Girls in the juvenile justice system present with higher mental health issues and have patterns of victimization including physical, sexual, and emotional abuse and trauma that are experienced different from boys. In most cases, these abuses have been perpetrated by males in their lives. These issues should be addressed in a gender-responsive way, ensuring that her environment is safe from revictimization.
Evidence is mounting that high staff turnover and decreased worker-client contact increase maltreatment recurrence and delay permanency.
Hand in Hand: How One of the Nation's Largest Child Welfare Agencies Transformed Itself for Better Outcomes for Children
This special report details the comprehensive service delivery system and collaboration-based reforms that have revolutionized child welfare in L.A. County.
Structured Decision Making News, Practice Makes for Better Outcomes: A Trainer's Perspective
NCCD uses federal and state data to catalog racial and ethnic disparities at each stage of the justice system, including arrest, court processing, jails and prisons, probation and parole, and the death penalty. Primarily using relative rate indices, the report finds that people of color, especially African Americans and Hispanics, are overrepresented throughout the system. The report also gives similar data for youth in the juvenile justice system, and discusses racial and ethnic differences in recidivism in select states.
This special report describes how individual schools can engage in data-driven decision making to increase the academic performance of all students.
This report explores the problems with the present state of risk assessment in the justice field as we at NCCD see them. The critique offered here is the result of many conversations with others in the justice community as well as a review of predictive research conducted in other fields. We recognize that much of what is presented is contrary to current understanding and acceptance, but we hope that it clarifies what evidence is required for the designation of best practice.
As concerns over the current economic situation continue to grow, the question of the correlation between increased crime and a depressed economy has resurfaced. Do economic instability and its discontents, such as unemployment, reduced wages, and reduced social services lead to a general increase in criminal activity? News stories about a supposed rise in crime caused by the economic crisis are appearing regularly around the country. Recent reports by Associated Press, the Los Angeles Times, and USA Today seem to start from the assumption of a distinct and causal relationship. In addition, articles often focus on one city's problems. For example, the Times headline reads "Crime continues to fall in Los Angeles despite bad economy," while USA Today cites residents of Fitchburg, Massachusetts, who are convinced that "Desperate people do desperate things" because their city has seen an increase in property crimes. Both the causes of crime and the workings of the economy are immensely complex questions, and a clear, direct relationship is nearly impossible to prove. Crime stems from a multitude of variables including economic measures, demographic dynamics, health indicators, and social safety nets. There is very little conclusive research on the relationship between crime and the economy. This report examines the question using state and national data. A review of the literature discusses how this topic has been studied to date and is followed by an NCCD analysis that examines criminal justice data in conjunction with economic recessions and expansions.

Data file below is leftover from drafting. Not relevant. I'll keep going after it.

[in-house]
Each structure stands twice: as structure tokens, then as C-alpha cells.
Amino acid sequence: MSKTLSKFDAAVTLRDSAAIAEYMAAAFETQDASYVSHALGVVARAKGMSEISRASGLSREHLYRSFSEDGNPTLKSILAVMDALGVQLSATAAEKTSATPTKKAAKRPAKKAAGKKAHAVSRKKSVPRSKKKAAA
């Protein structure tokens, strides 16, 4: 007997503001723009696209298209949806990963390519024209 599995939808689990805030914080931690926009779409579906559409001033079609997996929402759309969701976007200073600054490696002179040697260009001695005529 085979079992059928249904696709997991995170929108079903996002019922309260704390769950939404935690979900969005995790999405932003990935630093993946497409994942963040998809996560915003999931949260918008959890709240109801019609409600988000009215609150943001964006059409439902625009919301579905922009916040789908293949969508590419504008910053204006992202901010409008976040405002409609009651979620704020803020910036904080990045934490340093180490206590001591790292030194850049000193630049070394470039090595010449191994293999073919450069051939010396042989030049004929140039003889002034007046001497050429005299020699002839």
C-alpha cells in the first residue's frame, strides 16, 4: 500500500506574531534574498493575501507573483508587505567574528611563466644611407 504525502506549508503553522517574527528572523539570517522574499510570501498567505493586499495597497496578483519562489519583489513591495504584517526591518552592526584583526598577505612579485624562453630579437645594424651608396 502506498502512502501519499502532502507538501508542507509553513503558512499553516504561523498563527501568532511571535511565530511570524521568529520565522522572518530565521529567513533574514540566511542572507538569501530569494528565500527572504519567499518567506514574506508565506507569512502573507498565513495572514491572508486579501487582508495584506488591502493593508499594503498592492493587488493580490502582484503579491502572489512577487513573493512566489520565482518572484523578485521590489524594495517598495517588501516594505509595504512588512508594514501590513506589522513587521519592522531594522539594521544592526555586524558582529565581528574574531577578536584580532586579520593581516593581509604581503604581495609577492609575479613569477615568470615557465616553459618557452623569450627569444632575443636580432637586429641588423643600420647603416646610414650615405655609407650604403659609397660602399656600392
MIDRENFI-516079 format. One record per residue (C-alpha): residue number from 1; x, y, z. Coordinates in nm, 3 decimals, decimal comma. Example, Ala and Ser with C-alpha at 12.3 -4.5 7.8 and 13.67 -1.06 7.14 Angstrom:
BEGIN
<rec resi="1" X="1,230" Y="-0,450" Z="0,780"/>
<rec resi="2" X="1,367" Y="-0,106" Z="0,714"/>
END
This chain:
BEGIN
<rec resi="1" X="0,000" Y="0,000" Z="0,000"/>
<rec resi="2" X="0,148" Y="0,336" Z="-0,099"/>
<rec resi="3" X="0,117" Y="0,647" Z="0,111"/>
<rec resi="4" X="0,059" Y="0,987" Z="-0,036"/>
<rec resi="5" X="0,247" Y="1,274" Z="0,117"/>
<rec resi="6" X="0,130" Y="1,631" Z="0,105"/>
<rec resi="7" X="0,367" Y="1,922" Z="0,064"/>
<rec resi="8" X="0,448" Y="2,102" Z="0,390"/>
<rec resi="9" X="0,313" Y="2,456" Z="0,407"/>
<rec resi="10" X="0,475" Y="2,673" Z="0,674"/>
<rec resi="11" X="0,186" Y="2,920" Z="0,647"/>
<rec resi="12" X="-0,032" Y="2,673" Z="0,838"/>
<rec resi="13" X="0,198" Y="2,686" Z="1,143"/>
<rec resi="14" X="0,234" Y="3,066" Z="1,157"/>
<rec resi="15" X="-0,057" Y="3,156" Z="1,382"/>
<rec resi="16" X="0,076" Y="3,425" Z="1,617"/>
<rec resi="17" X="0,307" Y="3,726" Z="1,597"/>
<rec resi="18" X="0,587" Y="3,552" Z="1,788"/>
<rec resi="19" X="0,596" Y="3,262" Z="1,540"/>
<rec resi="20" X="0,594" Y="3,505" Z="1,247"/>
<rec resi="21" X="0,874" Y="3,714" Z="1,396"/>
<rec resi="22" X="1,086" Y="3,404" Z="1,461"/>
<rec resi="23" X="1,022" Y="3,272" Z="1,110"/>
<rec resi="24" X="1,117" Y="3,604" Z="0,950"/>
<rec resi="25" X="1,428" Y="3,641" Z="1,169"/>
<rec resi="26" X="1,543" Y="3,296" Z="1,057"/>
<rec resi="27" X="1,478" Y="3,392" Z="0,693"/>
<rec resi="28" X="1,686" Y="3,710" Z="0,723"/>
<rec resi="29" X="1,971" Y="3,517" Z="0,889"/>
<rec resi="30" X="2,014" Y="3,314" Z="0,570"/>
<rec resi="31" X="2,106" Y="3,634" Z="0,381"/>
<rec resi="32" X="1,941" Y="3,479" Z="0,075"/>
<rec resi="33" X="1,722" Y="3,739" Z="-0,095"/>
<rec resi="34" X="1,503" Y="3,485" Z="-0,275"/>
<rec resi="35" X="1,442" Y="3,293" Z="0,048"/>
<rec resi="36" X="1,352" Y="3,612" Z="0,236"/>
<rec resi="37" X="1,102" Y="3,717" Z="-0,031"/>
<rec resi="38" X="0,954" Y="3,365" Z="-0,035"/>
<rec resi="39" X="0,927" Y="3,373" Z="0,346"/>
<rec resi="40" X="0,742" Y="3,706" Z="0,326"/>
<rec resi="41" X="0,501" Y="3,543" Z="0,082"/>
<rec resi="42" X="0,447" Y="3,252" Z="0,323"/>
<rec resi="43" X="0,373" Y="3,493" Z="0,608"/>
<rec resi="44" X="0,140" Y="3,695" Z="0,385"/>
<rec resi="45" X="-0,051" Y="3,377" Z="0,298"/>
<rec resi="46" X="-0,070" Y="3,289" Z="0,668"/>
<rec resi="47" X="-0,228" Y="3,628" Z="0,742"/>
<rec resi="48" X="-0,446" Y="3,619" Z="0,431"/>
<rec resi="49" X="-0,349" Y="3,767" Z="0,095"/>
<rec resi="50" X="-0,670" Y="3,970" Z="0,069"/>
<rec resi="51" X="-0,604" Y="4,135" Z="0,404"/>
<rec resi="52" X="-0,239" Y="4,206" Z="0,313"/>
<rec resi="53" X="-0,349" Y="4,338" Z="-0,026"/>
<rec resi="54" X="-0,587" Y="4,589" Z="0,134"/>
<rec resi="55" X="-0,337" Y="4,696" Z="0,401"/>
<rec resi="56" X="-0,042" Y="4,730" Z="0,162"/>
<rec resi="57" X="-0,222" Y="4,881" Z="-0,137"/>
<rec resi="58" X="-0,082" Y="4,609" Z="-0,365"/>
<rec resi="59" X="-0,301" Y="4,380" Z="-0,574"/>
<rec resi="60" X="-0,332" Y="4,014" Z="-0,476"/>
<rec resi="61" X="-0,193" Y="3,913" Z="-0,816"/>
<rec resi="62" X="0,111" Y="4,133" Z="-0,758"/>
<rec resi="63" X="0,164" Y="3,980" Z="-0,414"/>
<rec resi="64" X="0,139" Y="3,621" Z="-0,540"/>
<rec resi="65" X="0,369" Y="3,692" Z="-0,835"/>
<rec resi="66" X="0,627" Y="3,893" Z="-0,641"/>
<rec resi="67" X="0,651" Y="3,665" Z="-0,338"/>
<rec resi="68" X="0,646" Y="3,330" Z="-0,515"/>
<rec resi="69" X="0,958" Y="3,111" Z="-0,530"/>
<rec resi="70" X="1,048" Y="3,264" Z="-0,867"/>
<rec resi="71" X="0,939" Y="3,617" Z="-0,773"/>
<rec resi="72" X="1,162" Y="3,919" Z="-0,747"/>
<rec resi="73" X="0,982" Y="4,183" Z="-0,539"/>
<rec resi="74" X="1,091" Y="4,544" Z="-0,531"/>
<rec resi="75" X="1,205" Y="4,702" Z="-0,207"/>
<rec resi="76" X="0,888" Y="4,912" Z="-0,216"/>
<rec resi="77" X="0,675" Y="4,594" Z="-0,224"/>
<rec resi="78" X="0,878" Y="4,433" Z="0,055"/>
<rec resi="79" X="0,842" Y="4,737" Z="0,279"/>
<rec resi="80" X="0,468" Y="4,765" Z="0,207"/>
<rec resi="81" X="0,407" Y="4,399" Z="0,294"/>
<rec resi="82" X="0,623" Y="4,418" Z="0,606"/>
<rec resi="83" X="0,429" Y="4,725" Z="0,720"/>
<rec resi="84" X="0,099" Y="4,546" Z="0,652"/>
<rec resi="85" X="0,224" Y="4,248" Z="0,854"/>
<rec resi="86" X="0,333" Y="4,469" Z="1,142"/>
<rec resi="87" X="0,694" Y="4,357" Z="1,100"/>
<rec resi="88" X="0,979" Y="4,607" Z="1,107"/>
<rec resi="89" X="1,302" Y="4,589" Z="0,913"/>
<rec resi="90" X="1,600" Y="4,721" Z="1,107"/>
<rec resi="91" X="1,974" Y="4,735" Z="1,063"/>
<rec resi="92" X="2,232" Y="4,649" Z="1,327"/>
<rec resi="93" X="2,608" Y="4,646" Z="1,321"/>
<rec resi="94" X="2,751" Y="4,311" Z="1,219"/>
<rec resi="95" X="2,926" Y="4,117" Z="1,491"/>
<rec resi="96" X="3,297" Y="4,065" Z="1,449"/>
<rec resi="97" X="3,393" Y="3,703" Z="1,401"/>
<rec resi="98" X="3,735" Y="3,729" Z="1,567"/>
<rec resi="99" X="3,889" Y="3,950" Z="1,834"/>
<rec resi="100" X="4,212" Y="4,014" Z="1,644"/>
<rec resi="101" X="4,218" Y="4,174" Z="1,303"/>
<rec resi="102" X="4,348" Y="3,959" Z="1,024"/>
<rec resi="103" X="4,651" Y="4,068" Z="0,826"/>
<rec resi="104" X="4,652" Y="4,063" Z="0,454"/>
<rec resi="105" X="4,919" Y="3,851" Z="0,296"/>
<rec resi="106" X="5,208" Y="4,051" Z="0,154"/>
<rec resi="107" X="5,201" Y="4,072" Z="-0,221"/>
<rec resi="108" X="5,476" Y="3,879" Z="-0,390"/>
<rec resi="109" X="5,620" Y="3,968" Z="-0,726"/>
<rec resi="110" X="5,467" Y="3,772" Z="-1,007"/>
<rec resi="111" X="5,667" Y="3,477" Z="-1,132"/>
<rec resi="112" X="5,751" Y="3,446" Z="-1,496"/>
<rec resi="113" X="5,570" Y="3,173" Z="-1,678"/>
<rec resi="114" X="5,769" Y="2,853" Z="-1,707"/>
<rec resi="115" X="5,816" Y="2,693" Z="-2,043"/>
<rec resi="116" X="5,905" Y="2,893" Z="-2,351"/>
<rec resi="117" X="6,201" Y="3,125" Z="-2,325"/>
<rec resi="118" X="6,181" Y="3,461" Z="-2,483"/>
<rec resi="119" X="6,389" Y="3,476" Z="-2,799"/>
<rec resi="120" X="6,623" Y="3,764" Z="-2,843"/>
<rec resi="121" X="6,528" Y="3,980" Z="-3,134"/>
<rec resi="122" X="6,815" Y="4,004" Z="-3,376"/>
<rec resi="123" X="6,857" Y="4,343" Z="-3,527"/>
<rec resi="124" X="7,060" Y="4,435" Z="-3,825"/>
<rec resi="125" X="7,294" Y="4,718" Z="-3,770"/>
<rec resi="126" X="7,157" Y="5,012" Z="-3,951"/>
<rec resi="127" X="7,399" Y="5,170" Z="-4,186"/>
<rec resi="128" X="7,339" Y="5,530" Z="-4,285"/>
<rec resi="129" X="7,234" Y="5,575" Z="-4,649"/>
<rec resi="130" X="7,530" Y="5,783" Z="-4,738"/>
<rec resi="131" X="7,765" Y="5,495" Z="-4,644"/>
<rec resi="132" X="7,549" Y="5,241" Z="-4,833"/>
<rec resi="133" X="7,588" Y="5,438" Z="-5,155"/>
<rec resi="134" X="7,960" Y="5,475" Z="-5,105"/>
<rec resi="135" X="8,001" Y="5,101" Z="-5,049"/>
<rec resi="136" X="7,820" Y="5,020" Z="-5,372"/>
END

A study of media coverage of youth violence, actual crime data, and interviews with committed youth and the professionals that work with them.
A special account of abuse of youth in custody in California, Texas, Florida, and Indiana and recommendations for reform.
To fulfill one part of its mission, the Center for Girls and Young Women will present the public with an accurate account of girls in the juvenile justice system. Misconceptions abound regarding girls that are detained and incarcerated. Meaningful change is needed at the national, state, and local levels to prevent and respond appropriately to girls’ delinquency.This fact sheet highlights gender-specific issues regarding offense type and severity, age, placement, race/ethnicity, sexual orientation, and other underlying factors that impact girls’ delinquency.
The term "at-risk youth" generally refers to those ages 10 to 17, vulnerable to delinquency, violence, substance abuse, or involvement with the justice system. Though definitions vary, the risk factors remain fairly constant: prior history of violence, poor family functioning, severe substance abuse, poverty, negative peer influences such as gangs, and school failure. Despite, or maybe due to, the inherent limitations of the juvenile justice system to positively impact families and communities, many services for at-risk youth have emerged in the form of neighborhood collaboratives, before- and after-school programs, family support systems, and diversion programs designed to keep youth out of the juvenile justice system. Unfortunately, in the past eight years, these programs have received little attention, and many cuts in the federal budget have had devastating consequences for our nation's children and future. The Bush Administration radically reduced funding for a wide range of services and programs. NCCD strongly recommends reinstating an infrastructure that we know helps youth stay out of trouble while improving the conditions of juvenile detention facilities so that they are safe and rehabilitative.